# Building GCC on Ubuntu Linux

## Posted on October 7, 2016 by Sol

This is a short article about compiling GCC 6.2 from sources on Ubuntu 16.04 64 bits. The default version of GCC on Ubuntu 16.04 is 5.4 which is not bad, however version 6 is has complete C++11 and C++14 support and partial C++17 support. GCC 6 has C11 and C++14 support enabled by default, no need to add -std=c11 or -std=c++14, versus version 5 where you needed to add the standard version explicitly.

First, let’s make sure that we have an up to date system:

1 sudo apt update


1 cd ~
2 wget http://gcc.parentingamerica.com/releases/gcc-6.2.0/gcc-6.2.0.tar.bz2
3 tar xf gcc-6.2.0.tar.bz2
4 cd gcc-6.2.0


At this point, we can configure the build. In order to keep the system clean, we will use /usr/local/gcc-6.2.0 for the installation folder and append the suffix -6.2 to the GCC compilers. You typically don’t want to mess the system’s default GCC because other packages may depend on the default version.

1 cd ~
2 mkdir build && cd build
3 ../gcc-6.2.0/configure -v --build=x86_64-linux-gnu --host=x86_64-linux-gnu --target=x86_64-linux-gnu --prefix=/usr/local/gcc-6.2 --enable-checking=release --enable-languages=c,c++,fortran --disable-multilib --program-suffix=-6.2


Now, we are ready to build GCC, you typically want to pass twice the number of your computer cores to the make command in order to speed up the build. I have a quad-core system, so I will use 8 parallel jobs to build GCC:

1 make -j 8


Depending on the speed of your computer the build phase could take from about 30 minutes to a few hours.

Once the above phase is finished, you can install the built GCC with:

1 sudo make install


1 export PATH=/usr/local/gcc-6.2/bin:\$PATH


Don’t know how to open .bashrc ? No problem, you can find it from your Terminal:

1 cd ~
2 gedit .bashrc


Paste at the end .bashrc the above export lines, save the file and close gedit. Now, you just need to instruct Bash to reload .bashrc (this is automatically done when you restart your machine):

1 . .bashrc


Time to test our shiny new compilers. Open your favorite text editor and copy the next piece of code (I assume you’ll save the file as test_lambda.cpp):

1 // C++14 generalized lambda (could use "auto" for the type of a parameter)
2 #include <iostream>
3
4 int main() {
5     std::cout << [](auto a, auto b) { return a + b; } (5, 6) << std::endl;
6     std::cout << [](auto a, auto b) { return a + b; } (5.23, 6.45) << std::endl;
7     return 0;
8 }


The code uses a generalized lambda (we could use auto for the type of the parameters), this was introduced in the C++14 standard. We can compile and test the above program with:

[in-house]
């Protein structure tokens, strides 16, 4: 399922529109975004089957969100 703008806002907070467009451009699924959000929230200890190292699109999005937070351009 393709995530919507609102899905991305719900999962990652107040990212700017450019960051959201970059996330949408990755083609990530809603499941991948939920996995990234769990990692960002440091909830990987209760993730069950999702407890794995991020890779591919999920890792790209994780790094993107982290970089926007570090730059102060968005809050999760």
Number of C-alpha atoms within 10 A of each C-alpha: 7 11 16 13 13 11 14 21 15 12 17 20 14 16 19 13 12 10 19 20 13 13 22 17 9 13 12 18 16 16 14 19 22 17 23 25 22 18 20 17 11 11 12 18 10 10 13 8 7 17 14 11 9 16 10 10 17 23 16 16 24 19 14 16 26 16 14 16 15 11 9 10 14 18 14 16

1 g++-6.2 -Wall -pedantic test_lambda.cpp -o test_lambda
2 ./test_lambda
3 11
4 11.68


As mentioned at the beginning of this article, GCC 6 has partial support for C++17. Let’s test an example of using C++17 modification to static_assert:

 1 #include <type_traits>
2 #include <iostream>
3
4 struct A {
5 	int foo;
6 };
7
8 struct B {
9 	int foo = 0;
10 };
11
12 template <typename T>
13 void print(const T& a){
14 	static_assert(std::is_pod<T>::value);
15 	std::cout << a.foo << '\n';
16 }
17
18 int main() {
19 	A x{1};
20 	B y{2};
21 	B z;
22
23 	print<A>(x);
24 	print<B>(y);
25 	print<B>(z);
26
27 	return 0;
28 }


You can compile the above code if you pass std=c++1z to the compiler and you should get a compiler error triggered by lines 14 and 20 from the above code

1 g++-6.2 -std=c++1z -Wall -pedantic test_assert.cpp -o test_assert
2 test_assert.cpp: In instantiation of ‘void print(const T&) [with T = B]’:
3 test_assert.cpp:25:12:   required from here
4 test_assert.cpp:15:2: error: static assertion failed
5   static_assert(std::is_pod<T>::value);
6   ^~~~~~~~~~~~~


If you are a Fortran programmer, you can use some of the Fortran 2008 features like do concurrent with gfortran-6.2:

 1 integer,parameter::mm=100000
2 real::a(mm), b(mm)
3 real::fact=0.5
4
5 ! initialize the arrays
6 ! ...
7
8 do concurrent (i = 1 : mm)
9     a(i) = a(i) + b(i)
10 enddo
11
12 end


The above code can be compiled with (supposing you’ve named it test_concurrent_do.f90s):

1 gfortran-6.2 test_concurrent_do.f90 -o test_concurrent_do
2 ./test_concurrent_do


If you are interested to learn more about the new C++11 syntax I would recommend reading The C++ Programming Language by Bjarne Stroustrup.

or, Professional C++ by M. Gregoire, N. A. Solter, S. J. Kleper 2nd edition:

If you need to brush your Fortran knowledge a good book is Modern Fortran Explained by M. Metcalf, J. Reid and M. Cohen: